Simple Self-Learning: Explain what you expect, as you would with a traditional written assignment, and expect students to learn the necessary core skills on their own. This may sound like an abdication of your role as teacher or facilitator, but in some cases it can work very effectively. Because of the ubiquitous availability of various kinds of beginner resources (websites, YouTube tutorials, etc.), it may not be unreasonable to ask students to simply find their own way. You will gain a considerable amount of time over other approaches, and students may even develop a degree of independence through the process. However, there is obviously a concern that without sufficient guidance, students will either spend unnecessary additional time researching the necessary skills, or worse, will spend such time on ultimately fruitless (for your assignment) skills. I recommend only using this approach if the assignment itself has relatively few steps and/or is not particularly complex (see the GIF assignment below).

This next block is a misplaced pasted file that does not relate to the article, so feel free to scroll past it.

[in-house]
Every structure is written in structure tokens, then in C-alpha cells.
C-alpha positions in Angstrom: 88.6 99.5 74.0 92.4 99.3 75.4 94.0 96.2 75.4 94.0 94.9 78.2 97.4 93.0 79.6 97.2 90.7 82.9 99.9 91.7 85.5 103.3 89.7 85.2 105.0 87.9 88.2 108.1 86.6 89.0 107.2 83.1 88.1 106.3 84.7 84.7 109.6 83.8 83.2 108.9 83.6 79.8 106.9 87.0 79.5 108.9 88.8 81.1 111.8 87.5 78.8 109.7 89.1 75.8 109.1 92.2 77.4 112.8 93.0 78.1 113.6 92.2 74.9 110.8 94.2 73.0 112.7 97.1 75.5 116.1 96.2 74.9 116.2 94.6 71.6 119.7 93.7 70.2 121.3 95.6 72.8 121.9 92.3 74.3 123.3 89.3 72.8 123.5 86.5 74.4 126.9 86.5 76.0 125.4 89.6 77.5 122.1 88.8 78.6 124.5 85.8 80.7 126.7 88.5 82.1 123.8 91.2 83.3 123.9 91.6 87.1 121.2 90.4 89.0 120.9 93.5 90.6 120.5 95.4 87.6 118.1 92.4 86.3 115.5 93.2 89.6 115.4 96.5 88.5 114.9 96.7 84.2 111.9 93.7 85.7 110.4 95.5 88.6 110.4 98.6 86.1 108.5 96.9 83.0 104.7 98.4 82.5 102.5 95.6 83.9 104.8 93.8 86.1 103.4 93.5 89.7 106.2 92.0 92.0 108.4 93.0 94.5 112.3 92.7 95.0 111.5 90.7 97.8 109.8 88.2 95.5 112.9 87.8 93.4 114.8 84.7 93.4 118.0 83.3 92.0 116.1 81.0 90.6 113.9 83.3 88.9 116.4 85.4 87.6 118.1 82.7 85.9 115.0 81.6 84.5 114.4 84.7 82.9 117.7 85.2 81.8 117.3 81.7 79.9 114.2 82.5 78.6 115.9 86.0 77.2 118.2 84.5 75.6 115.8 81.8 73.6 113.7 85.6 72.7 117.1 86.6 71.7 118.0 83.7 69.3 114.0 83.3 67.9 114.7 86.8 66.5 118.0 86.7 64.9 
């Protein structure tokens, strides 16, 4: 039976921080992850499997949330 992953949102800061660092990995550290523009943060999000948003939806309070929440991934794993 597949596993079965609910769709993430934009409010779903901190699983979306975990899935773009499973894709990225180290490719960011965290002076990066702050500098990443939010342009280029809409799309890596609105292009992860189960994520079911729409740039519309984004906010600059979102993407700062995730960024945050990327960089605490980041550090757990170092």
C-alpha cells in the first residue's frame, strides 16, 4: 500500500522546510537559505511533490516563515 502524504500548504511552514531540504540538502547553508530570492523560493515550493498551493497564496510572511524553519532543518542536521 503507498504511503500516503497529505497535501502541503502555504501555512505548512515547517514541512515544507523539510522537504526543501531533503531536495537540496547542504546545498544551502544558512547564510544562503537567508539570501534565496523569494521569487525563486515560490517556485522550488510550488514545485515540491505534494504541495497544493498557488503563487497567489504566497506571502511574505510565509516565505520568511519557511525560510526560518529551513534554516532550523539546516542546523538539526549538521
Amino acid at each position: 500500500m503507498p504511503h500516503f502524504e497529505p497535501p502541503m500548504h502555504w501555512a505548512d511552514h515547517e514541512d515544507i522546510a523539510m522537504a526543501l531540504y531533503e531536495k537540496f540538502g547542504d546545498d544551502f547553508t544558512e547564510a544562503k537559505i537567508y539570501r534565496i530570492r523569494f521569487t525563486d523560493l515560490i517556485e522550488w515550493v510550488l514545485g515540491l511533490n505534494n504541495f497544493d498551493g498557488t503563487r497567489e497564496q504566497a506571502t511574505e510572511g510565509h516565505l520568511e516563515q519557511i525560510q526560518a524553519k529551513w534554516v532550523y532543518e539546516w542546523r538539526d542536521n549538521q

- In this remix assignment by Jacquelyn Arcy, groups create a remix of an existing pop culture artifact (apparently on their own).
- For this GIF assignment of mine, students received very little in-class instruction aside from the assignment and encouragement to Google “GIF maker.”